United States District Court, N.D. Georgia, Atlanta Division
IN RE ATLAS ROOFING CORPORATION CHALET SHINGLE PRODUCTS LIABILITY LITIGATION.
ATLAS ROOFING CORPORATION, Defendant. PENNY SEABERG on behalf of herself and all others similarly situated, Plaintiff, No. 1:13-md-2495-TWT Civil Action No. 1:14-CV-3179-TWT
OPINION AND ORDER
THOMAS W. THRASH, Jr., District Judge.
This is a multi-district action arising out of the marketing and sale of allegedly defective roofing shingles. It is before the Court on the Defendant Atlas Roofing Corporation's Motion to Dismiss [Doc. 173] Count III, Count IV, Count V, Count VI, Count VII, and Count VIII of the Plaintiff Penny Seaberg's Complaint. For the reasons set forth below, the Defendant Atlas Roofing Corporation's Motion to Dismiss [Doc. 173] is GRANTED in part and DENIED in part.
The Plaintiff Penny Seaberg is a purchaser of the Atlas Chalet Shingles ("Shingles"), which are designed, manufactured, and sold by the Defendant Atlas Roofing Corporation ("Atlas"). Atlas represented and continues to represent - in marketing material and on the Shingles packaging - that the Shingles meet applicable building codes and industry standards. Atlas also provides a limited thirty-year warranty against manufacturing defects.
The Plaintiff claims that the Shingles are defective due to a flaw in the manufacturing process. This process - which allegedly does not conform to applicable building codes and industry standards - "permits moisture to intrude into the Shingle which creates a gas bubble that expands when the Shingles are exposed to the sun resulting in cracking and blistering of the Shingles." The Plaintiff filed suit in the U.S. District Court for the Southern District of Florida,  asserting claims for: violation of the Florida Deceptive and Unfair Trade Practices Act (Count I), breach of express warranty (Count II), strict products liability (Count III), negligent design (Count IV), fraudulent concealment (Count V), negligent misrepresentation (Count VI), and unjust enrichment (Count VII). The Plaintiff seeks damages, litigation expenses, and equitable relief. The Defendant moves to dismiss Counts III, IV, V, VI, VII, and the Plaintiff's request for equitable relief.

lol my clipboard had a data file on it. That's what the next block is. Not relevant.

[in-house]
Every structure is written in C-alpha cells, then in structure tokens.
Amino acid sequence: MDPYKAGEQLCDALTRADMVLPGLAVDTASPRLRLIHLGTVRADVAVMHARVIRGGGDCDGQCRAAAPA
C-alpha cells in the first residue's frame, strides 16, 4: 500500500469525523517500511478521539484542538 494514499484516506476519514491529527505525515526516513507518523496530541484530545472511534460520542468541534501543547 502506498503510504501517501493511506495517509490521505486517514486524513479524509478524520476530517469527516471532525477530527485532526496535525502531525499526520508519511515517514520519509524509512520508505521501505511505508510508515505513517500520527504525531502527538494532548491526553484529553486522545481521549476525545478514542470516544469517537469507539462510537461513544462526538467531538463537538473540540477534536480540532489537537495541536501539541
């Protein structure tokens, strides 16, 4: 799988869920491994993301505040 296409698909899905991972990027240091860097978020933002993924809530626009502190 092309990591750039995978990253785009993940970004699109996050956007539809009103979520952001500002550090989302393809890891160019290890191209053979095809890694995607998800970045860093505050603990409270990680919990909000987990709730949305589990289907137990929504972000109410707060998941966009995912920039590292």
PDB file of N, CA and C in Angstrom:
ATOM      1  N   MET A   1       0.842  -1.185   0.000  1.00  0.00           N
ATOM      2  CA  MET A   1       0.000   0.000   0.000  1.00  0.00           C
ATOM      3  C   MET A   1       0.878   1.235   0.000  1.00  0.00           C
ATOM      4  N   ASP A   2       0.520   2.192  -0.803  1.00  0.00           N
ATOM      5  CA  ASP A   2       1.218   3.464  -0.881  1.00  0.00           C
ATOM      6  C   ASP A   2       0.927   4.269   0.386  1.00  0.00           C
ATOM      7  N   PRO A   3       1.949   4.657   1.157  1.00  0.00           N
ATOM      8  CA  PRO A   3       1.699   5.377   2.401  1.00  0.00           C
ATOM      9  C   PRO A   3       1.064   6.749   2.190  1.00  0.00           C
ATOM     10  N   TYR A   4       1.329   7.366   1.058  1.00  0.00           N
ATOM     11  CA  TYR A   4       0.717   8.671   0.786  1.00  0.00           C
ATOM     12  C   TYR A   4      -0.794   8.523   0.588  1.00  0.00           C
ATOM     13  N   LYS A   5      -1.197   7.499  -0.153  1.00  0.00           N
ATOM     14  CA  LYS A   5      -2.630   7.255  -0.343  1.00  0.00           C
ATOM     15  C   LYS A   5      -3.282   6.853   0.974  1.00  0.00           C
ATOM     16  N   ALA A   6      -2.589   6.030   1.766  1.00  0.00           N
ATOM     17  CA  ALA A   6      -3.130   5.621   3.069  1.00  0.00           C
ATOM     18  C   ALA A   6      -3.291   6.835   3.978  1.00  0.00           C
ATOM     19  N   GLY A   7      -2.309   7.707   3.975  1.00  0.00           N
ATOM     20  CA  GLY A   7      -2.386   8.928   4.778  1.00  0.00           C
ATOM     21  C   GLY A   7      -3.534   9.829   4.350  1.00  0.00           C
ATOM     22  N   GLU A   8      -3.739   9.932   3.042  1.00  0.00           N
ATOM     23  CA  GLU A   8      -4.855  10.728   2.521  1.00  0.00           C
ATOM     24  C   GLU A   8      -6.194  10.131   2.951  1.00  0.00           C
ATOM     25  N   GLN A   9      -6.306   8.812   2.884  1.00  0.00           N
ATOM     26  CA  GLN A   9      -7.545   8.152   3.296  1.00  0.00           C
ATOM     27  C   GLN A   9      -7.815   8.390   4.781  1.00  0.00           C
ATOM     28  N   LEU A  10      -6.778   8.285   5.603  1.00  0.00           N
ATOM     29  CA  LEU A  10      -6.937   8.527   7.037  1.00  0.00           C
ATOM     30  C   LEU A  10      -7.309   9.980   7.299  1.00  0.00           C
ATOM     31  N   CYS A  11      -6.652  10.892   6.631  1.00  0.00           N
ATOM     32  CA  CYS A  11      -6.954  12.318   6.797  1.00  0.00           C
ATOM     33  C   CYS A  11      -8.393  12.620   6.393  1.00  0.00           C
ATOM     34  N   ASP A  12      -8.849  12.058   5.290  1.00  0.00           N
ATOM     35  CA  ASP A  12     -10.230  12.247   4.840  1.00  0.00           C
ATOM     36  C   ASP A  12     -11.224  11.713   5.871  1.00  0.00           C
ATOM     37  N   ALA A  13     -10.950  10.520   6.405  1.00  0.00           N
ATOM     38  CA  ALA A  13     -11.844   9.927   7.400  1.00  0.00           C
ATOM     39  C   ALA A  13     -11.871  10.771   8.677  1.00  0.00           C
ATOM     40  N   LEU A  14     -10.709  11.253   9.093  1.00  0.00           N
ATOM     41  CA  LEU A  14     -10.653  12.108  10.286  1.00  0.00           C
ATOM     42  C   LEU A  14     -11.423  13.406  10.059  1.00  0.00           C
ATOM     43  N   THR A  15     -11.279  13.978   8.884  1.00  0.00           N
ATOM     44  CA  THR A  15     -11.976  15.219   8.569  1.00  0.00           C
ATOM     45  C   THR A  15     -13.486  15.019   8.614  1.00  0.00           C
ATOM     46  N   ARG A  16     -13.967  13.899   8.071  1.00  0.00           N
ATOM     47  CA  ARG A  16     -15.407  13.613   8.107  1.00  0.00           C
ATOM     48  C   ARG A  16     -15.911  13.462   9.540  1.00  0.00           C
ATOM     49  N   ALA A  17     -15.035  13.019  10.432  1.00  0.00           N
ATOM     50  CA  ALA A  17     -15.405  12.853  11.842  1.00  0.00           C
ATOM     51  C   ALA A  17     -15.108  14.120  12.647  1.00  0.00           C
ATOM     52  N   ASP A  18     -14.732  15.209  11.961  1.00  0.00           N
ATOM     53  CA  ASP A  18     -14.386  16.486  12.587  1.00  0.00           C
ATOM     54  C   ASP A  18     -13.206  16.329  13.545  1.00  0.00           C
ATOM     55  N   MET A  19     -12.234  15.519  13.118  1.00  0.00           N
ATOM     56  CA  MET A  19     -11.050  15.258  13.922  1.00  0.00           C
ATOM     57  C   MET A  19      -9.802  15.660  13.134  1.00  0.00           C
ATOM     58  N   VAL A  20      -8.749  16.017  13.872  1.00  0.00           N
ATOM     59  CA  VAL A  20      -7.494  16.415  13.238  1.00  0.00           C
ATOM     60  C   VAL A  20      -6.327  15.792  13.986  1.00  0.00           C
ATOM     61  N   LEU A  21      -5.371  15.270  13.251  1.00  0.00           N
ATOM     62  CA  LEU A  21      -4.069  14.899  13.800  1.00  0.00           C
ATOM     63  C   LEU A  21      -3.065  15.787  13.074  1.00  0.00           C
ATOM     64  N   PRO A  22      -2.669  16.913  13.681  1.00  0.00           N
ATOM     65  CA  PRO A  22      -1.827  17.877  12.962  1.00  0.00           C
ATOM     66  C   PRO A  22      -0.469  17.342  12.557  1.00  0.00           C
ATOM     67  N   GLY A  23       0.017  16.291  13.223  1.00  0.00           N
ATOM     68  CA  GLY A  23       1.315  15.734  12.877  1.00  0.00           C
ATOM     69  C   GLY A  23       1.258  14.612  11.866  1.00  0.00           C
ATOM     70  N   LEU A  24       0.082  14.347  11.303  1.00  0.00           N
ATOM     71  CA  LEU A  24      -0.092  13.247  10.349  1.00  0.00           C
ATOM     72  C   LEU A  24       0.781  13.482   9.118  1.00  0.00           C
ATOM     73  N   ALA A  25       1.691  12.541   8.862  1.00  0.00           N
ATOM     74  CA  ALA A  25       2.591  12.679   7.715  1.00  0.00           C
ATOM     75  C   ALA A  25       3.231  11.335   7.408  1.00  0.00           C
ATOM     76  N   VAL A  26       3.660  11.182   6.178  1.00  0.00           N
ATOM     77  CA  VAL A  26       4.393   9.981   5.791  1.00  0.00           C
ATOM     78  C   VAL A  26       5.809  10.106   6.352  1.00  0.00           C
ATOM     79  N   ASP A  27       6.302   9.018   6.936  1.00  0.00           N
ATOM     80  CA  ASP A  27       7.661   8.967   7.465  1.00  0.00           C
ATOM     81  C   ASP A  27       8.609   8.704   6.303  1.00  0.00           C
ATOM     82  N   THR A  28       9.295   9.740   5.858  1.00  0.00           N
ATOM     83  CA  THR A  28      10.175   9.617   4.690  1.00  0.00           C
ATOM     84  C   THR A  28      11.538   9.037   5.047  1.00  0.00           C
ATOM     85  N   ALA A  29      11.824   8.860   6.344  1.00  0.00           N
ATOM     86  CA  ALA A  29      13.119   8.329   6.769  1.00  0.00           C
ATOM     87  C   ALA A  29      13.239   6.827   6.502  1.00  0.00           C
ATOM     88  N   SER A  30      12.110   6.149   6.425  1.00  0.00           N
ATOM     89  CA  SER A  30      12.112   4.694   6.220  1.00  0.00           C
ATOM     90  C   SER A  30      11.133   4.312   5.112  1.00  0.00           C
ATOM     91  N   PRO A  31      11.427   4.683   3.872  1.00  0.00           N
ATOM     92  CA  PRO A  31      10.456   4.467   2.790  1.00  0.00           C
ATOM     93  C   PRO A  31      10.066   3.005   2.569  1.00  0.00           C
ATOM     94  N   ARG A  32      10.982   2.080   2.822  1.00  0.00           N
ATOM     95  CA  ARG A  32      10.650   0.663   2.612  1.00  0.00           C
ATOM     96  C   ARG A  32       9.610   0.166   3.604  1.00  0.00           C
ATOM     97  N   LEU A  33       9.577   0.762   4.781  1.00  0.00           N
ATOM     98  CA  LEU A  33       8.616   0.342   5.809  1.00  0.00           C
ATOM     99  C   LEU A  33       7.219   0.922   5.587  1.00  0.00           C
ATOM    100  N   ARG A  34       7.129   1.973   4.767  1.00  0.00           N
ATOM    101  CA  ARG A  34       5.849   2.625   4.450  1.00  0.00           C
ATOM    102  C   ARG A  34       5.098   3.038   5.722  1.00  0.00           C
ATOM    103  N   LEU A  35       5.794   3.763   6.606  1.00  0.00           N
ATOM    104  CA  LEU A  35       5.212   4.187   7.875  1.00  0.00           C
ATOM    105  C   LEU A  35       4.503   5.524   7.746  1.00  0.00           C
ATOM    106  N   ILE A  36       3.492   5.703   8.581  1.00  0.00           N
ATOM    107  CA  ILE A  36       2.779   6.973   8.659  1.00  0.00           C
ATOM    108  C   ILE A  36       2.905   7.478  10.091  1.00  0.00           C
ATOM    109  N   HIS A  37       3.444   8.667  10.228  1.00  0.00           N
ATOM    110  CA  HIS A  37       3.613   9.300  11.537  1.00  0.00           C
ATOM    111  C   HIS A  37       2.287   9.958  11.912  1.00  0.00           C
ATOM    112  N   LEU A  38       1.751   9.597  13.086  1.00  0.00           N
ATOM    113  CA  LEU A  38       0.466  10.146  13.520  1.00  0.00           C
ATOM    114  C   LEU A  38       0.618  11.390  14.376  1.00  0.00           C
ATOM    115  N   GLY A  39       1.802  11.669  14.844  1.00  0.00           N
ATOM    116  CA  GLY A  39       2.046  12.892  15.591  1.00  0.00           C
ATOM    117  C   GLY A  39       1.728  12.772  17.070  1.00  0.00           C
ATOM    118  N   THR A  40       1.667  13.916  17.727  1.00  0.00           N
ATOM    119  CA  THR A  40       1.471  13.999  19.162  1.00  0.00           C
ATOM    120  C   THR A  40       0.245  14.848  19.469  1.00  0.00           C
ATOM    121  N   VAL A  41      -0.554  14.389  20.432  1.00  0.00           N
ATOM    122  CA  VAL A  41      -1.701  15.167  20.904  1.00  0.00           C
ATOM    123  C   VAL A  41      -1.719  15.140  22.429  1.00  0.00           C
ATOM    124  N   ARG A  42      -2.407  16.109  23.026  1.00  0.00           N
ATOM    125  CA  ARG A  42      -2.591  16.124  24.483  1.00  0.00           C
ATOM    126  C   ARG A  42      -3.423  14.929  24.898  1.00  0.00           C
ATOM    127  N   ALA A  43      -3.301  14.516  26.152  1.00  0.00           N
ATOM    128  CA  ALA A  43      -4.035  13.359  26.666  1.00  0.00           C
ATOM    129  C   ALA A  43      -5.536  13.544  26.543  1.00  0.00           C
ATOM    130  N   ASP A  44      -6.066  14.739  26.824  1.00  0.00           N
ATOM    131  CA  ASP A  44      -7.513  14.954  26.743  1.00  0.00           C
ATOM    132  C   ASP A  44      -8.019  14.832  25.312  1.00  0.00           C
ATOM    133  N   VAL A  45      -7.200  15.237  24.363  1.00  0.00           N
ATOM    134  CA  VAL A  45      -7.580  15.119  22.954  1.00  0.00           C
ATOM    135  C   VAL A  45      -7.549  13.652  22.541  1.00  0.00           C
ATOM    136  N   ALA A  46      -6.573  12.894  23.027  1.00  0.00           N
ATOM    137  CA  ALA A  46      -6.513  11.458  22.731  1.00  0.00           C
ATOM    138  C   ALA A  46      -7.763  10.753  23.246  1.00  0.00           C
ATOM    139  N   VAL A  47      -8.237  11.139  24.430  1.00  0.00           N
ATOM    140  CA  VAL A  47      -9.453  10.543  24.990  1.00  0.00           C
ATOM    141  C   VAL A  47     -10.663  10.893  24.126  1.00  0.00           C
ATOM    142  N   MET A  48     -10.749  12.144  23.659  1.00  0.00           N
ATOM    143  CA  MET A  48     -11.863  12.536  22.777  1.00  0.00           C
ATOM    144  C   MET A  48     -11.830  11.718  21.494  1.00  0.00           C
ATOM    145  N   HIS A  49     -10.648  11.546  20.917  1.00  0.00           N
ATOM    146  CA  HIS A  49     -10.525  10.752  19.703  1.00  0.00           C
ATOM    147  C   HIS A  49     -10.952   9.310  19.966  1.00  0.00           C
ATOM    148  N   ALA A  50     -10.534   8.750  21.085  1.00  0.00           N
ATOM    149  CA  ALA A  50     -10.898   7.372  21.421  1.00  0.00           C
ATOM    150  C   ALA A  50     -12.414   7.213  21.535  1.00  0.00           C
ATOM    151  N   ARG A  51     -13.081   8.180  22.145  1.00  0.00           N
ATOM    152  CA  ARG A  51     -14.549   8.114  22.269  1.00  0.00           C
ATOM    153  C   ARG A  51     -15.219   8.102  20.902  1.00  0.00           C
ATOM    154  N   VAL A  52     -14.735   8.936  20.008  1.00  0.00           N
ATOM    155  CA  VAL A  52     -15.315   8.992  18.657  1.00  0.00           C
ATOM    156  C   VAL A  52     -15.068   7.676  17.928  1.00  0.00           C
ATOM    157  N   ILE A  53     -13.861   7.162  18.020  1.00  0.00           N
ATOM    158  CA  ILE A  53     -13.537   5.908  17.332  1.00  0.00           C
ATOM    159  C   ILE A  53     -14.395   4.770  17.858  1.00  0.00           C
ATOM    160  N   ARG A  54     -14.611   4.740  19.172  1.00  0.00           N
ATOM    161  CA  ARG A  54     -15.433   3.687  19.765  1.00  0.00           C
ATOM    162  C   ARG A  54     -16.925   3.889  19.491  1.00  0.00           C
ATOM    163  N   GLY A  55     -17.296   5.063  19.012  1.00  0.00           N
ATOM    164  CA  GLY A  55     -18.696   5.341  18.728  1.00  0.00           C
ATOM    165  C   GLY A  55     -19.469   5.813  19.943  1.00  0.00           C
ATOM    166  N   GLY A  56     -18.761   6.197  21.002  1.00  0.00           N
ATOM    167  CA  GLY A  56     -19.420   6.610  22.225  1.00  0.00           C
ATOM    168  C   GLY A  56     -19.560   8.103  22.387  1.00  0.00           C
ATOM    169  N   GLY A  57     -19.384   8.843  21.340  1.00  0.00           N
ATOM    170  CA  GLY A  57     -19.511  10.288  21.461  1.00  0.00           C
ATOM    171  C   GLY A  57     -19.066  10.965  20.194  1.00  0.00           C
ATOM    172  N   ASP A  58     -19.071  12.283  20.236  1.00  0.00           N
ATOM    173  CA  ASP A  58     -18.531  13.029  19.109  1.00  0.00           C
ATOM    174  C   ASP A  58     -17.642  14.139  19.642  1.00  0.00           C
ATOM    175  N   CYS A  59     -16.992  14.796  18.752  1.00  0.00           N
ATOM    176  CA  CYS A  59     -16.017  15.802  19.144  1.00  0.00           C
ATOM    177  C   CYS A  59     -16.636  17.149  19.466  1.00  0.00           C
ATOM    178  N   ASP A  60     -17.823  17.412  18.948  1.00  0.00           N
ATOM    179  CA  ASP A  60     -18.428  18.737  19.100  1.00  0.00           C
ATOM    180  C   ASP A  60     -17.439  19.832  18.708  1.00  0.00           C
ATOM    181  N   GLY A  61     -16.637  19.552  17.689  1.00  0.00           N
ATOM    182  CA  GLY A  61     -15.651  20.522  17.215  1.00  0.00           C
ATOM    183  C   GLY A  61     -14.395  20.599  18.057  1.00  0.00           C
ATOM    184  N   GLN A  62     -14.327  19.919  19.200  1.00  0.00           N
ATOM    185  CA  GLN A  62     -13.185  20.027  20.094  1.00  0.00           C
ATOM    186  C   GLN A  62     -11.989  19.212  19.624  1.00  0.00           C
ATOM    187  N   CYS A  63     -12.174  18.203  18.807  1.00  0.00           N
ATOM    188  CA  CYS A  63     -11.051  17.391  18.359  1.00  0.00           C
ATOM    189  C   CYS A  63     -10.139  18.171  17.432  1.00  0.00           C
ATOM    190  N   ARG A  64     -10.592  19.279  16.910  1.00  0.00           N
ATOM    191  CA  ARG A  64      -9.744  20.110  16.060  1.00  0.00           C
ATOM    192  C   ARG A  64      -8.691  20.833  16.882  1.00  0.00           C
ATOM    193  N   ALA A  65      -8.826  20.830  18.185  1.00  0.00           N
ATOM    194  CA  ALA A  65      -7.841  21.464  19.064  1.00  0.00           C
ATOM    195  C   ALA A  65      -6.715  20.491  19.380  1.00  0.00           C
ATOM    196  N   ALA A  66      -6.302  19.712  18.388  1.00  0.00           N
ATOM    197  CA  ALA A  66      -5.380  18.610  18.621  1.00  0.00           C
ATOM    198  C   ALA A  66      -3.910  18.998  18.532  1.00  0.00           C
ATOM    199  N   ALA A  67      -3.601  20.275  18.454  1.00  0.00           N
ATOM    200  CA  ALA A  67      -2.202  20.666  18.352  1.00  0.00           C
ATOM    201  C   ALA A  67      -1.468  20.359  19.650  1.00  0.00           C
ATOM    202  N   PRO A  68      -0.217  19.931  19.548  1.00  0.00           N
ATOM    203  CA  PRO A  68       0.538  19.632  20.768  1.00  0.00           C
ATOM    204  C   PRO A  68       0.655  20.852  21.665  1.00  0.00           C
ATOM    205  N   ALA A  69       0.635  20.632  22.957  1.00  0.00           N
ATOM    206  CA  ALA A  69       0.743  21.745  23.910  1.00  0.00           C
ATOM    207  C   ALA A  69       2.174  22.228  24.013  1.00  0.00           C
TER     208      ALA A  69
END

II. Legal Standard A complaint should be dismissed under Rule 12(b)(6) only where it appears that the facts alleged fail to state a "plausible" claim for relief. A complaint may survive a motion to dismiss for failure to state a claim, however, even if it is "improbable" that a plaintiff would be able to prove those facts; even if the possibility of recovery is extremely "remote and unlikely." In ruling on a motion to dismiss, the court must accept the facts pleaded in the complaint as true and construe them in the light most favorable to the plaintiff. Generally, notice pleading is all that is required for a valid complaint. Under notice pleading, the plaintiff need only give the defendant fair notice of the plaintiff's claim and the grounds upon which it rests.
A. Injunctive and Declaratory Relief
The Plaintiff requests that the Court issue an injunction mandating that the Defendant:
1. "[N]otify owners of the defect, "
2. "[R]eassess all prior warranty claims and pay the full costs of repairs, " and
3. "[P]ay the costs of inspection to determine whether any Class member's Shingles needs replacement."
The Plaintiff also requests that the Court issue a ...